Charles R. Howell
Charles R. Howell was born in Fort Worth, Texas, on December 26, 1935. He received his B.S. degree in biological sciences from California State Polytechnic College, Pomona, in 1962. He received his Ph.D. degree in plant pathology from Washington State University in 1967, having conducted his dissertation research on the biochemistry of resistance to onion smut with Ruben Duran and Shirl Graham. Howell was then employed by the USDA to work on Verticillium wilt of cotton at the Texas A&M Experiment Station in Lubbock, Texas. After 4 years, he moved to the Cotton Pathology Research Unit in College Station, Texas, where he remained until his retirement in January 2006. Howell continued is work on Verticillium wilt until 1977, during which time he discovered that mutants of V. dahliae deficient for pectinase activity were still pathogenic to the cotton host, and that production of catechin and tannins in cotton leaves was related to their resistance to the pathogen. He then initiated a research program on biological control of cotton seedling diseases, with an emphasis on the mechanisms employed by biocontrol agents to suppress soilborne pathogens.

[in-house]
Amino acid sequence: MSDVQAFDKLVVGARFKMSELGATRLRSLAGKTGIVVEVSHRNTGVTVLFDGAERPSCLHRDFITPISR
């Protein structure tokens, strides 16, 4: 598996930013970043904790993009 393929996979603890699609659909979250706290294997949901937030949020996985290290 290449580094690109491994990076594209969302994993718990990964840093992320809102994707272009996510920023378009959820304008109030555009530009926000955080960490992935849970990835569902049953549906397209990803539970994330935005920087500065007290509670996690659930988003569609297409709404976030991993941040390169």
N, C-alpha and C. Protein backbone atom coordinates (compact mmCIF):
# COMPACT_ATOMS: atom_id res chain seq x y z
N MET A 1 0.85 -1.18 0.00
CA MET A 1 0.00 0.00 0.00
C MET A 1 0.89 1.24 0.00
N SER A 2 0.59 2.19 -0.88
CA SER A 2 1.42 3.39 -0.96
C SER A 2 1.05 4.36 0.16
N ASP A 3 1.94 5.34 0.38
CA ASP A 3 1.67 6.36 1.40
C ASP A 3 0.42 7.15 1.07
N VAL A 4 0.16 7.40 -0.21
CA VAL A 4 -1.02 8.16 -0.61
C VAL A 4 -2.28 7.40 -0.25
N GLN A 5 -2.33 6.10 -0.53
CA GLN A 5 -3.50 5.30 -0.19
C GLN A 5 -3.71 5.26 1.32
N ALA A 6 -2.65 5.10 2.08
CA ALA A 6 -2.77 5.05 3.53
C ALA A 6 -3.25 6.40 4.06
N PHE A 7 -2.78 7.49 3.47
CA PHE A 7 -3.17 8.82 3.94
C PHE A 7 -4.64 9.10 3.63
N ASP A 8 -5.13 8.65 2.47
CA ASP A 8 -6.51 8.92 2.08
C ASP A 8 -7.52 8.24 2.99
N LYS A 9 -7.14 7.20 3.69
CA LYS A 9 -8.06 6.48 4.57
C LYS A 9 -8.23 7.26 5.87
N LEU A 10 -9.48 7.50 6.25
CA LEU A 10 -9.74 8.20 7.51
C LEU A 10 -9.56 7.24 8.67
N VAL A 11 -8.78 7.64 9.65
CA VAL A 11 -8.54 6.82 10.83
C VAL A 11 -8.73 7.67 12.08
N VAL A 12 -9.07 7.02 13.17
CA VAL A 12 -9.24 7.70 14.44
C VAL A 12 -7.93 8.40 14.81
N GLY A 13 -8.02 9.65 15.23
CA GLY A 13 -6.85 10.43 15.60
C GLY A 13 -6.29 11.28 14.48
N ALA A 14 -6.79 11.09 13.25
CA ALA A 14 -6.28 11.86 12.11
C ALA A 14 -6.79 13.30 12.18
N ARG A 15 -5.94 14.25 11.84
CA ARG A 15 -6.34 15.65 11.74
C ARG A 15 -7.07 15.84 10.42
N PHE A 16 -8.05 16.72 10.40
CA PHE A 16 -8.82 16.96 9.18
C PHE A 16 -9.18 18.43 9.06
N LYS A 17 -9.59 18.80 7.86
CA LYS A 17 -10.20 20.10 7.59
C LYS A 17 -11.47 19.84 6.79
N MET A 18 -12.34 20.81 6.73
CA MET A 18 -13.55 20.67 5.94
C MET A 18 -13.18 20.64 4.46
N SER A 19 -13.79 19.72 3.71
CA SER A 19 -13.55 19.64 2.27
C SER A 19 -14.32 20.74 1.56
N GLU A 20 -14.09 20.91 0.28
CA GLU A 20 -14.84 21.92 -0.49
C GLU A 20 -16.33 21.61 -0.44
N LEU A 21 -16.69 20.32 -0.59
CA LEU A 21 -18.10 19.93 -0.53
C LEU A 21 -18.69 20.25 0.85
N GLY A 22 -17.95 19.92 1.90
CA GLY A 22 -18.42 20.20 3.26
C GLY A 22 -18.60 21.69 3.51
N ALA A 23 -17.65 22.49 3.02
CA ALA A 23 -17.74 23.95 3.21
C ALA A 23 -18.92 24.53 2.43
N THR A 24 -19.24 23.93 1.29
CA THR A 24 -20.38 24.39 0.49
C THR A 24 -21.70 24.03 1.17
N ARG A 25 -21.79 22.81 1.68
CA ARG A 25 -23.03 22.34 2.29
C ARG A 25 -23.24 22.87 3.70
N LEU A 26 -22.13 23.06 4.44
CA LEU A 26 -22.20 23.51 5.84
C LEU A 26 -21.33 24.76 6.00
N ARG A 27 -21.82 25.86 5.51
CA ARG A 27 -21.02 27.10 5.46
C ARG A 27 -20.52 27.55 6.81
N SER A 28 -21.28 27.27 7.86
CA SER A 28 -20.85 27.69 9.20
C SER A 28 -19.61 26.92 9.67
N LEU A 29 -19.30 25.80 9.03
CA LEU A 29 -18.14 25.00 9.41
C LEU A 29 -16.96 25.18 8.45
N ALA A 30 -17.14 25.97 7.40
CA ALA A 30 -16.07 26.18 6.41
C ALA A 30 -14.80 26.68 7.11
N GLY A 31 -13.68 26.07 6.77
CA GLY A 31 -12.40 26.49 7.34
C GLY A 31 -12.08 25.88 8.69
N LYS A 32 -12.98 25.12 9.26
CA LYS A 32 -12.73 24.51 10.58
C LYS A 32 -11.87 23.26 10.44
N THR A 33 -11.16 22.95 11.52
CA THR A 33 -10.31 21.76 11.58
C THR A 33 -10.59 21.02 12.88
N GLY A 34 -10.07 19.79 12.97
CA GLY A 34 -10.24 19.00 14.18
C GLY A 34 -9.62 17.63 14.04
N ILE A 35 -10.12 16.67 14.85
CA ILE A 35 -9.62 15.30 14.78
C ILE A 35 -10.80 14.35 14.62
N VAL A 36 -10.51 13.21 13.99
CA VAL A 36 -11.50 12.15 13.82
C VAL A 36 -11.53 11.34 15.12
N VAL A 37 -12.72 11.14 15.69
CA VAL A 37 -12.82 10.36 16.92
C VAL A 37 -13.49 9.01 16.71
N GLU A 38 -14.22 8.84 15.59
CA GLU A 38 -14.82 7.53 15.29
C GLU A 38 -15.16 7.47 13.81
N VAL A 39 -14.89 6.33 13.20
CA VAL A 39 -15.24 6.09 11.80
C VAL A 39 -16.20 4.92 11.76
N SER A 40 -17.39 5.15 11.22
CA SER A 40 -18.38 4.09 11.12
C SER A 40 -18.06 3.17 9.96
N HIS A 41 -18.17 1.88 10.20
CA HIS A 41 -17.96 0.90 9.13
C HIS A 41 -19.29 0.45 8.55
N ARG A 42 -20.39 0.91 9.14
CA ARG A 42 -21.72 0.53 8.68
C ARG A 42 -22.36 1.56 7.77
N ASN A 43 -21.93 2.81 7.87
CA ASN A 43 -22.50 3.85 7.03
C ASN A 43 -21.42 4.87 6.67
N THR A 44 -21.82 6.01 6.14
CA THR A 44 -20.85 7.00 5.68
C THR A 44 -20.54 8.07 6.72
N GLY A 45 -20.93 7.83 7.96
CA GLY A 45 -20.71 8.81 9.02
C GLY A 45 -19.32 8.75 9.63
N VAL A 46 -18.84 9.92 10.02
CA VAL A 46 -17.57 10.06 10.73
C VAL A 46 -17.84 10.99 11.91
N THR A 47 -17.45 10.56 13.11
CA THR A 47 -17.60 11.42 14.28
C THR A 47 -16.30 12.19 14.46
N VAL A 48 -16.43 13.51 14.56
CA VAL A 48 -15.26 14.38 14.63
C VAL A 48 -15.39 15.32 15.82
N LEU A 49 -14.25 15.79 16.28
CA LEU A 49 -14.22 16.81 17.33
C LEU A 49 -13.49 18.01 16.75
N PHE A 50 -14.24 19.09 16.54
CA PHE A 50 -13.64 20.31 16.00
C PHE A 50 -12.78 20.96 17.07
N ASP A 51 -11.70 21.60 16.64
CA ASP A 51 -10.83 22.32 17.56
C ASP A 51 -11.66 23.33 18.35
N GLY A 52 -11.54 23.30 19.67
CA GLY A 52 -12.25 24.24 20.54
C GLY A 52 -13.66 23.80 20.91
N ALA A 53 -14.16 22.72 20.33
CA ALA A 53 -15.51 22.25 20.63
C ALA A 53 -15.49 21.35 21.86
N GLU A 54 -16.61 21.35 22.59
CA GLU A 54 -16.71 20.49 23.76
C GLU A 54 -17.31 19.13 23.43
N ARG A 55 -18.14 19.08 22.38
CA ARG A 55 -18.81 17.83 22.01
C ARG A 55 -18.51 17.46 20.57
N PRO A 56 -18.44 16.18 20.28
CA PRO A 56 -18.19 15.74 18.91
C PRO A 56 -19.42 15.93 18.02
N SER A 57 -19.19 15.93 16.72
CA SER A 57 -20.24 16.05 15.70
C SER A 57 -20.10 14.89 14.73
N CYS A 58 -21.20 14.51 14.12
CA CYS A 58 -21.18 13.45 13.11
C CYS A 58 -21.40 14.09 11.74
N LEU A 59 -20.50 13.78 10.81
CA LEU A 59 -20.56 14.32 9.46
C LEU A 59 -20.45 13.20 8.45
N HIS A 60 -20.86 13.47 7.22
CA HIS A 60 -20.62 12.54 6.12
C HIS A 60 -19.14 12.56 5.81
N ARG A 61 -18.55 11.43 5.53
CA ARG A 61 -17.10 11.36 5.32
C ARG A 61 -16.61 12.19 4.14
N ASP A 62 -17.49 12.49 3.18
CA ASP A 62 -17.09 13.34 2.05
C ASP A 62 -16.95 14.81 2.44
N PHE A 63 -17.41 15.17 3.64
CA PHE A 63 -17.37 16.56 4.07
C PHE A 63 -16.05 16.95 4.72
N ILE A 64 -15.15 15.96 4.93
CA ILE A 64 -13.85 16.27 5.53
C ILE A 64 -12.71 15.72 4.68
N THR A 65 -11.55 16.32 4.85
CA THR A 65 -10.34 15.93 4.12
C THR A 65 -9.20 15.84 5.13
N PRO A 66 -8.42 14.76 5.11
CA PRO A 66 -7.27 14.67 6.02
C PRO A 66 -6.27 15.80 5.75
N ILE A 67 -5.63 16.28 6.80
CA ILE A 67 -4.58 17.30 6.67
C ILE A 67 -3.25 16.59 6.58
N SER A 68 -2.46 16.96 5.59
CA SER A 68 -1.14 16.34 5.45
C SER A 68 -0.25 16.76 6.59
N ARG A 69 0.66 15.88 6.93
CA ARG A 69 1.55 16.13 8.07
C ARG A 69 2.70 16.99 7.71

Howell has made numerous landmark discoveries in the field of biological control of plant disease, with an initial focus on rhizosphere bacteria for suppression of seedling diseases of cotton. In the late 1970s, he isolated Pseudomonas fluorescens Pf-5, an effective biological control agent of damping-off diseases caused by Pythium ultimum and Rhizoctonia solani. With his colleague Robert Stipanovic, he published two classic papers in Phytopathology demonstrating that Pf-5 produces the antibiotics pyrrolnitrin and pyoluteorin, which suppress disease when applied to seed surfaces. With agrocin 84, whose structure was published by another group during the same year, pyrrolnitrin and pyoluteorin were the first structurally characterized antibiotics with a demonstrated role in biological control of plant disease. Before that time, antibiotics were considered to be too unstable to play an important role in soil ecology, so these manuscripts ushered in a new era focusing on antibiosis as a central mechanism in biological control. Strain Pf-5 has since been used as a benchmark for other strains by biological control researchers worldwide, and it has served as a model organism for molecular and ecological studies of biological control. It was the first biological control agent for plant disease whose complete genome was sequenced. Howell’s subsequent work with pseudomonads, done in collaboration with CIBA-GEIGY Inc. (now Syngenta), led to the patenting of several strains for seedling disease control, and to the production of a pyrrolnitrin analog (Maxim) as a seed and foliar fungicide. Maxim provides the first example in which a natural product with a demonstrated role in biological control has been developed as a highly successful fungicide for management of plant disease. In addition to his work with Pseudomonas spp., Howell also discovered the novel mechanism of ammonia production for suppression of Pythium damping-off of cotton by the biological control bacterium Enterobacter cloacae.